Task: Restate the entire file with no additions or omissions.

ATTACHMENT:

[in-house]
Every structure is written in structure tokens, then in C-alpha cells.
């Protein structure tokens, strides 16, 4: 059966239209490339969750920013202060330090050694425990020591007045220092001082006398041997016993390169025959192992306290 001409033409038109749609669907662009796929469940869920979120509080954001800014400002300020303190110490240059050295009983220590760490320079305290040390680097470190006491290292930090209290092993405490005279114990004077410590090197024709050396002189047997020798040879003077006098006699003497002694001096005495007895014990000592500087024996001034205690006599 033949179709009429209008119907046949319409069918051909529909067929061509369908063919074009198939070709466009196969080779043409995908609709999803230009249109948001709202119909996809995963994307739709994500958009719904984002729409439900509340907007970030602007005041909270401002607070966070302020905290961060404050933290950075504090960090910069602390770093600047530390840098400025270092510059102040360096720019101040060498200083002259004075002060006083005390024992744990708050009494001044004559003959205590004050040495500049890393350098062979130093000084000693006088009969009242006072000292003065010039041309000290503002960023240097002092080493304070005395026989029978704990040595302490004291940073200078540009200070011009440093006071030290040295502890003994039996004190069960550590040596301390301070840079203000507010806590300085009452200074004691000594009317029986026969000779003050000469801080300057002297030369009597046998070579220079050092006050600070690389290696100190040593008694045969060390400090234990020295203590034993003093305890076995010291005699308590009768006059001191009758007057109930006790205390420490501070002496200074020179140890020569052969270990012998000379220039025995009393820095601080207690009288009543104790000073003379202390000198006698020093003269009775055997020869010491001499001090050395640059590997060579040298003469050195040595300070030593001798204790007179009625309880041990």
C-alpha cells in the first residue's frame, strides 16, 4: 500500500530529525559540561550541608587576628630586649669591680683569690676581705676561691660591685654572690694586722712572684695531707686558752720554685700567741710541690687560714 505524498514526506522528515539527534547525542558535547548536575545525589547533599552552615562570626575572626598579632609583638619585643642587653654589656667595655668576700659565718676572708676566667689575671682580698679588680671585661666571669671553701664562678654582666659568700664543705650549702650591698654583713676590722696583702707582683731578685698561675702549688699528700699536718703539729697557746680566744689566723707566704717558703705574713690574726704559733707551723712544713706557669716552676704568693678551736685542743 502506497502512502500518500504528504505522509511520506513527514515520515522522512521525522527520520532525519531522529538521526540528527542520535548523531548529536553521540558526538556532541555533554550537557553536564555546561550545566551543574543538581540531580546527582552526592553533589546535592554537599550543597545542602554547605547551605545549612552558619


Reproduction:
[in-house]
Every structure is written in structure tokens, then in C-alpha cells.
């Protein structure tokens, strides 16, 4: 059966239209490339969750920013202060330090050694425990020591007045220092001082006398041997016993390169025959192992306290 001409033409038109749609669907662009796929469940869920979120509080954001800014400002300020303190110490240059050295009983220590760490320079305290040390680097470190006491290292930090209290092993405490005279114990004077410590090197024709050396002189047997020798040879003077006098006699003497002694001096005495007895014990000592500087024996001034205690006599 033949179709009429209008119907046949319409069918051909529909067929061509369908063919074009198939070709466009196969080779043409995908609709999803230009249109948001709202119909996809995963994307739709994500958009719904984002729409439900509340907007970030602007005041909270401002607070966070302020905290961060404050933290950075504090960090910069602390770093600047530390840098400025270092510059102040360096720019101040060498200083002259004075002060006083005390024992744990708050009494001044004559003959205590004050040495500049890393350098062979130093000084000693006088009969009242006072000292003065010039041309000290503002960023240097002092080493304070005395026989029978704990040595302490004291940073200078540009200070011009440093006071030290040295502890003994039996004190069960550590040596301390301070840079203000507010806590300085009452200074004691000594009317029986026969000779003050000469801080300057002297030369009597046998070579220079050092006050600070690389290696100190040593008694045969060390400090234990020295203590034993003093305890076995010291005699308590009768006059001191009758007057109930006790205390420490501070002496200074020179140890020569052969270990012998000379220039025995009393820095601080207690009288009543104790000073003379202390000198006698020093003269009775055997020869010491001499001090050395640059590997060579040298003469050195040595300070030593001798204790007179009625309880041990």
C-alpha cells in the first residue's frame, strides 16, 4: 500500500530529525559540561550541608587576628630586649669591680683569690676581705676561691660591685654572690694586722712572684695531707686558752720554685700567741710541690687560714 505524498514526506522528515539527534547525542558535547548536575545525589547533599552552615562570626575572626598579632609583638619585643642587653654589656667595655668576700659565718676572708676566667689575671682580698679588680671585661666571669671553701664562678654582666659568700664543705650549702650591698654583713676590722696583702707582683731578685698561675702549688699528700699536718703539729697557746680566744689566723707566704717558703705574713690574726704559733707551723712544713706557669716552676704568693678551736685542743 502506497502512502500518500504528504505522509511520506513527514515520515522522512521525522527520520532525519531522529538521526540528527542520535548523531548529536553521540558526538556532541555533554550537557553536564555546561550545566551543574543538581540531580546527582552526592553533589546535592554537599550543597545542602554547605547551605545549612552558619